With all my heart I believe that if God wants us to do something, he makes us able to do it.
The Hebrew word for anointed is Messiah. Messiah means anointed one. Through the voice of the prophet Isaiah it is the Messiah, God’s promised king, who speaks in Isaiah chapter 61.
The Spirit of the Sovereign Lord is on me, because the Lord has anointed me.
The Lord has especially chosen him and equipped him to do a certain task. And what is this task and what is the job description?
To preach good news to the poor. To bind up the brokenhearted. To proclaim freedom for the captives. And release from darkness for the prisoners. To proclaim the year of the Lord’s favour and the day of vengeance of our God. To comfort all who mourn, and provide for those who grieve in Zion – to bestow on them a crown of beauty instead of ashes, the oil of gladness instead of mourning, and a garment of praise instead of a spirit of despair.
These words at the end of each line are referring to the survivors of Israel’s exile. They are the poor. They are the brokenheared. They are the prisoners. It’s not about opening the prison doors so that murderers and thieves can go free. It’s about bringing an end to the distress of Israel’s survivors living under foreign oppression. Restoring their freedom. Giving them back their hope and joy. Bringing them home. So they can swap their clothes from what you’d wear to a funeral to what you’d wear to a wedding. So they can turn their frown upside down. A crown of beauty instead of ashes.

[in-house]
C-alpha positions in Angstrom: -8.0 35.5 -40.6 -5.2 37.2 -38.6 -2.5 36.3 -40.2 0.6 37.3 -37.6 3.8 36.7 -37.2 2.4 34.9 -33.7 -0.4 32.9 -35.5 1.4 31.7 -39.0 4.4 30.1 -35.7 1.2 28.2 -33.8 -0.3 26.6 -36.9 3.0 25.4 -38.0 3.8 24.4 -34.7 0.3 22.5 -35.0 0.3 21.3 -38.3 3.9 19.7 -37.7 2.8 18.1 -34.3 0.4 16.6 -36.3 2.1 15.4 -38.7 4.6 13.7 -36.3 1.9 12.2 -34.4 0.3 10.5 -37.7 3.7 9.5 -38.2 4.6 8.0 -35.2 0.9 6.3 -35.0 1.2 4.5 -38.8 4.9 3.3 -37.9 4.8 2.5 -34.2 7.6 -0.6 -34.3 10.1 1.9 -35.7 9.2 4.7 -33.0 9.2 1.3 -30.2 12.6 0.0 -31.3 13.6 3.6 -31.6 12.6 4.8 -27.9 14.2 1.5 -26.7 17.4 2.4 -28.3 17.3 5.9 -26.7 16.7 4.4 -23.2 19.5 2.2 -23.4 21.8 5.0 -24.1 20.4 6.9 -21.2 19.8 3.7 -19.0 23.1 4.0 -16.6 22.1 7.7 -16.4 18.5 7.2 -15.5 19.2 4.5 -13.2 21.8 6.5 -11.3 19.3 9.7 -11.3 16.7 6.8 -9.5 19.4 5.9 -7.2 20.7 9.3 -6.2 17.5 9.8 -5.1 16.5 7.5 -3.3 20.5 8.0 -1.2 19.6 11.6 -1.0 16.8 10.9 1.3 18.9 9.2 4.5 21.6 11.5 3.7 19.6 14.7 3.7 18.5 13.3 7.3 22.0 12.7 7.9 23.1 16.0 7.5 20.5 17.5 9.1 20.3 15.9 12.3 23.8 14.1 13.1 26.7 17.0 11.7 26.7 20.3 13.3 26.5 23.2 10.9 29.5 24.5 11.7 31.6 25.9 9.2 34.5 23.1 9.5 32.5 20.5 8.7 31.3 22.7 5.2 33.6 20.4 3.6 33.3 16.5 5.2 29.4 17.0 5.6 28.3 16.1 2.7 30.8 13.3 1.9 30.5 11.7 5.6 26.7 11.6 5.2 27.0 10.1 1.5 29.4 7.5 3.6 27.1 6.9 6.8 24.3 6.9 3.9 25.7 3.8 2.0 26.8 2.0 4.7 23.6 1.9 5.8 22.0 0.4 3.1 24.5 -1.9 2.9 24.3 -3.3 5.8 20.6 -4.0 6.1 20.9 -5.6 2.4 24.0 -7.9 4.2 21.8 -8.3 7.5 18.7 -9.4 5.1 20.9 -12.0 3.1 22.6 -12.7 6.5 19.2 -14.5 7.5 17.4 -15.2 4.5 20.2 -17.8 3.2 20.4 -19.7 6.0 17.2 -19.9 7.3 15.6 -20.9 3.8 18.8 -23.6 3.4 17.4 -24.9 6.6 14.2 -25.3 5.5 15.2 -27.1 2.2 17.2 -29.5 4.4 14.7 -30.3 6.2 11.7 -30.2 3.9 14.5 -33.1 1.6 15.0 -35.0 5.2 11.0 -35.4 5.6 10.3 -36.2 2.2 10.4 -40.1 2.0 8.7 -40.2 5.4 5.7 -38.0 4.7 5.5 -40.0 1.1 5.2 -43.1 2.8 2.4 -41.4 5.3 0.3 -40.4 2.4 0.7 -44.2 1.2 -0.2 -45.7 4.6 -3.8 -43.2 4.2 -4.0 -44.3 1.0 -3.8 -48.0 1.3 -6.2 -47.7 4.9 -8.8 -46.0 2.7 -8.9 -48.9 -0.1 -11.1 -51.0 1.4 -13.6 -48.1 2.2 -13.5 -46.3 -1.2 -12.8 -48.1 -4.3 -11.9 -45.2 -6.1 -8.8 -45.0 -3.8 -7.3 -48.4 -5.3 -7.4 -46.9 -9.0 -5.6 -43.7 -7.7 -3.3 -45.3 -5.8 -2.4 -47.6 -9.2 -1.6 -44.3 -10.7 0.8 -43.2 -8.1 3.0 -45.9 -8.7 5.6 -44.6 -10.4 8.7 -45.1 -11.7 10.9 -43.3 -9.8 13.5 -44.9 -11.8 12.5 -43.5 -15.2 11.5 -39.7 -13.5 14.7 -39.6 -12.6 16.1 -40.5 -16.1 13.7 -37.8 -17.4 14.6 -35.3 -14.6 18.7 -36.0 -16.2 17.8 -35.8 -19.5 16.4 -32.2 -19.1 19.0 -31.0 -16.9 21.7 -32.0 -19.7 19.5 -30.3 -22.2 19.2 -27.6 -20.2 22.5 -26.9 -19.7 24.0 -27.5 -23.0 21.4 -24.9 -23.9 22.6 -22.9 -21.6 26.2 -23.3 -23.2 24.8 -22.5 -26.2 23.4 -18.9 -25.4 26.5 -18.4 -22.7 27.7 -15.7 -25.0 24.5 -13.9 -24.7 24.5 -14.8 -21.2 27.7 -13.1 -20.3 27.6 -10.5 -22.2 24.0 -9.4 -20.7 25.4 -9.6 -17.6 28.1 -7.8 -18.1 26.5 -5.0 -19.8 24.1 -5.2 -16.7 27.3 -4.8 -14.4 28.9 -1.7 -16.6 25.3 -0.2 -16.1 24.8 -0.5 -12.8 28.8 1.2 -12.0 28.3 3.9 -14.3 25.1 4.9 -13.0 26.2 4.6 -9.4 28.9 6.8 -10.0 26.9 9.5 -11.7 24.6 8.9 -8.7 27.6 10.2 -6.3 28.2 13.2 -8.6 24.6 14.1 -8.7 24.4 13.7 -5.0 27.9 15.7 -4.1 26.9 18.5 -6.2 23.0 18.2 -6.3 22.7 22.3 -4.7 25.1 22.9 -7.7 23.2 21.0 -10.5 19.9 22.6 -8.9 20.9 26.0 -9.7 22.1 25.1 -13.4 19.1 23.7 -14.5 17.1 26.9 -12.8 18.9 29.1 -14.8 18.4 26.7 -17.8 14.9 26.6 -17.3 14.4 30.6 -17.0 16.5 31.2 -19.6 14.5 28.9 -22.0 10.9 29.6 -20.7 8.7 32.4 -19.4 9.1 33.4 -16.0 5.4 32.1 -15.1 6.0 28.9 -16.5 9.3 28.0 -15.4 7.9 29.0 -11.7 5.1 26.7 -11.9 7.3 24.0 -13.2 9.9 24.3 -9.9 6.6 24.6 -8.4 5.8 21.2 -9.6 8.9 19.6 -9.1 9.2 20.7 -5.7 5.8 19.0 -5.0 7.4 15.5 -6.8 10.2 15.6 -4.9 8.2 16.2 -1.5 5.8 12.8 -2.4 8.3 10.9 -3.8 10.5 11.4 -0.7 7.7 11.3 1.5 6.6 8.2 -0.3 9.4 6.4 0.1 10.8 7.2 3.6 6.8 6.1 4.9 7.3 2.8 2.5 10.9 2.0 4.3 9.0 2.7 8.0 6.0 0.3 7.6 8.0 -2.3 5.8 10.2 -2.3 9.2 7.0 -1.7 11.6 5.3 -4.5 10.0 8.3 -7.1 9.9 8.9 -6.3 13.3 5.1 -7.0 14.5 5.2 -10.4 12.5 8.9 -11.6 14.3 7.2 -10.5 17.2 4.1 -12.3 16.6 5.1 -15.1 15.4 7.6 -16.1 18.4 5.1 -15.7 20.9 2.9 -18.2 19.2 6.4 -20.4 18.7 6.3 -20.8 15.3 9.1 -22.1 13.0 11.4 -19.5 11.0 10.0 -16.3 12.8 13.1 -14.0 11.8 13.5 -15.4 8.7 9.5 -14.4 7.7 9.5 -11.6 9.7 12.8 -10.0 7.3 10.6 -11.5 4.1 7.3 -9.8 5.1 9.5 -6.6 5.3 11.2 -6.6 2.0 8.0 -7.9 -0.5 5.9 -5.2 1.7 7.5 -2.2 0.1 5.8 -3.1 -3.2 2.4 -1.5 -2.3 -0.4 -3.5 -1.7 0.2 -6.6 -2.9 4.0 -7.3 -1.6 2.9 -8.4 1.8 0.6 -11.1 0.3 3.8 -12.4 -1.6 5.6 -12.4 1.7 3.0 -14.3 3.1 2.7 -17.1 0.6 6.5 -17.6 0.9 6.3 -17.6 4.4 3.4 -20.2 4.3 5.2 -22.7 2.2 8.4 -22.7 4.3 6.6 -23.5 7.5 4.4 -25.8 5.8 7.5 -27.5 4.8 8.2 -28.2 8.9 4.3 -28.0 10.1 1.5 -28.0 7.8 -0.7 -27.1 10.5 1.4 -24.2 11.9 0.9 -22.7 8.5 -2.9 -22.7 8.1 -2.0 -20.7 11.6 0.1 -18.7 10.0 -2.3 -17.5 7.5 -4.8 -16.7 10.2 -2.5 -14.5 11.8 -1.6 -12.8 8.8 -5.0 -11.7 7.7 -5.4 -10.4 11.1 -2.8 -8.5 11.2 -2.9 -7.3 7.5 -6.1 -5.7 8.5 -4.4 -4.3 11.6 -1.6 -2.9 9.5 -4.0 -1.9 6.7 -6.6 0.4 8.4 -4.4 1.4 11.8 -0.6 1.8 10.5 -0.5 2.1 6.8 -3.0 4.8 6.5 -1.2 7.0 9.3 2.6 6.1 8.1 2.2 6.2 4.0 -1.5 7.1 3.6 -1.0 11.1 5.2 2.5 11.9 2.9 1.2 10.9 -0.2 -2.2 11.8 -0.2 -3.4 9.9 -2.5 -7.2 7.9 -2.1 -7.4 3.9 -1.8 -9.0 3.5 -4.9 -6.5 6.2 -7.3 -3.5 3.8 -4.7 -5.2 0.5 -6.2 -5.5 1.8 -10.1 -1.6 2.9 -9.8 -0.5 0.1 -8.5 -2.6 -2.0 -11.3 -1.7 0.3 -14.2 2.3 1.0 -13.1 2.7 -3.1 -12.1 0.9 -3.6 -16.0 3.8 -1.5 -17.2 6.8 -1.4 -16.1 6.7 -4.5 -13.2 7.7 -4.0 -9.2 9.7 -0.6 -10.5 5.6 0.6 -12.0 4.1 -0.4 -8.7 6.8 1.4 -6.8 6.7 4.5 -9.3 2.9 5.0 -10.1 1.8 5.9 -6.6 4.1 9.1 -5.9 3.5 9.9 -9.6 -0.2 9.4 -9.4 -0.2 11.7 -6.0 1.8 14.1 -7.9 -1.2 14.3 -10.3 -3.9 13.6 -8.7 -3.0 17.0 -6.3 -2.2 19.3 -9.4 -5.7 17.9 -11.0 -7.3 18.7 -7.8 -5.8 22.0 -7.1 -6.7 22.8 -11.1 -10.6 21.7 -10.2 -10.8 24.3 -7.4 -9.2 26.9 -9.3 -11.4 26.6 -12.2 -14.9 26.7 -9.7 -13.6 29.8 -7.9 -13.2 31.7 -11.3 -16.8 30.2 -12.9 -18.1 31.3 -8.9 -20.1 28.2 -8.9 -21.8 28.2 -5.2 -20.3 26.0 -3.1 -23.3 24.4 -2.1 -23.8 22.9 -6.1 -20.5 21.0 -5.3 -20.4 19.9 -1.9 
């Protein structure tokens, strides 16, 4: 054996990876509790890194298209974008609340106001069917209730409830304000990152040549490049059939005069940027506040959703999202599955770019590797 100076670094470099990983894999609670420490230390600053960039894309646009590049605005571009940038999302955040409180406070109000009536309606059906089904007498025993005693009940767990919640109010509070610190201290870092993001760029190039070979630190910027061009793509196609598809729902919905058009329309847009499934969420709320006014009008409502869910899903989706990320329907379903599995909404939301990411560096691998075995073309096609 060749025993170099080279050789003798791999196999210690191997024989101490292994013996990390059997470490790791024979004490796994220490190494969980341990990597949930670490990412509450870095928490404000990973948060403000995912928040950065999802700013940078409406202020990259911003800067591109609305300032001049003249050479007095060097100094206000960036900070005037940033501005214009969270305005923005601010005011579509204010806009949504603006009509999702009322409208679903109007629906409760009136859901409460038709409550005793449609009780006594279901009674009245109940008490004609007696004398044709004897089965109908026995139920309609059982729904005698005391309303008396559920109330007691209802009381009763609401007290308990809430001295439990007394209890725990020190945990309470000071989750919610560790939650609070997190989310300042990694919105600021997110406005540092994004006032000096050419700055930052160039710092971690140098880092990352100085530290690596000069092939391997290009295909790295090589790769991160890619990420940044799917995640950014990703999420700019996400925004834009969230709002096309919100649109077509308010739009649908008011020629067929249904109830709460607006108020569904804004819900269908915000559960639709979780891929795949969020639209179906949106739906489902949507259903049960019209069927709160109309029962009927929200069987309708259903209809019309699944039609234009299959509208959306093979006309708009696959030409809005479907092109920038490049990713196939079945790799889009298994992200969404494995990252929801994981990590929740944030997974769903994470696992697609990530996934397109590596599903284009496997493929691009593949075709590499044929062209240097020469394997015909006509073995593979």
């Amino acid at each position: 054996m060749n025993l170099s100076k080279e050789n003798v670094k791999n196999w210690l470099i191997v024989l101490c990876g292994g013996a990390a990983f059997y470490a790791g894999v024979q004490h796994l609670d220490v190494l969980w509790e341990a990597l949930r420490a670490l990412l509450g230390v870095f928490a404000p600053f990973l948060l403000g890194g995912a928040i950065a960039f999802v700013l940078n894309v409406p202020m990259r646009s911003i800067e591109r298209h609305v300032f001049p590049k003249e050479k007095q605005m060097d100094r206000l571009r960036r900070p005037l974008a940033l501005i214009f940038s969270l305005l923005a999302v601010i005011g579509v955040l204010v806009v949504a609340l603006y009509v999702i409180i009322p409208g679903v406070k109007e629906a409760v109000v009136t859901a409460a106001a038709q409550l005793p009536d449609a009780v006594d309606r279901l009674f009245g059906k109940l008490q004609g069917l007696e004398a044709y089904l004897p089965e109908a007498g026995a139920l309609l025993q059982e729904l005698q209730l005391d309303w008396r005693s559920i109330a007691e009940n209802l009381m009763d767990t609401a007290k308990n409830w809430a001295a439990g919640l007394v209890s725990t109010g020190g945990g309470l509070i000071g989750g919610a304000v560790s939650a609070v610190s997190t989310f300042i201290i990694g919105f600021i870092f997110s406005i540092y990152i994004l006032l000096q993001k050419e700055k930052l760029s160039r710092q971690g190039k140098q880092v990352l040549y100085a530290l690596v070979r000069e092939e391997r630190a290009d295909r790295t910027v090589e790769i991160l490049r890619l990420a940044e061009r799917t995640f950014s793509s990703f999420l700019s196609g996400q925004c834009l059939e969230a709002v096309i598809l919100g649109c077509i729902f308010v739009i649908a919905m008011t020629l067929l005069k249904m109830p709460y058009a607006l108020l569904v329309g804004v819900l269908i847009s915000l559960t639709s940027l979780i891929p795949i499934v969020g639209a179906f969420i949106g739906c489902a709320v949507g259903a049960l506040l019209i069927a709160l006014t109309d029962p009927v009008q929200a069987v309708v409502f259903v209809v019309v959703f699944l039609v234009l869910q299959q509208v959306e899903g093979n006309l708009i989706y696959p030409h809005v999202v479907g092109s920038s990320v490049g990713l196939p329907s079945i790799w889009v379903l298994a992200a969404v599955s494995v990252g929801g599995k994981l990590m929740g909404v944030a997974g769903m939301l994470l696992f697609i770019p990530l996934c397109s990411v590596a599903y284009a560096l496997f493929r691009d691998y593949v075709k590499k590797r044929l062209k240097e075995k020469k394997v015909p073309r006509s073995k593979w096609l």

So far we’ve had an unremarkable trip home to Nazareth for Jesus, and an unusual request for him to read the Bible and explain it. Now comes the first of three extraordinary events.
Jesus preached the shortest sermon ever. He rolled up the scroll of Isaiah. He gave it back to the attendant and he sat down in front of them. And while every single eye in the synagogues was looking at him, Jesus said,
Today this scripture is fulfilled in your hearing.
With these eight short words Jesus meant that what Isaiah said in chapter 61 came true while he was reading it. That he was the Messiah, the one anointed by God with his Spirit. That his reading of Isaiah chapter 61was preaching good news and proclaiming freedom. And that his hearers, the people who he grew up with in Nazareth, sitting in that synagogue that day, were the poor, the prisoners, the blind, the oppressed who needed to hear that message. That they were sick with despair and only he could give them hope. That they were lost and far from God and only he could bring them home.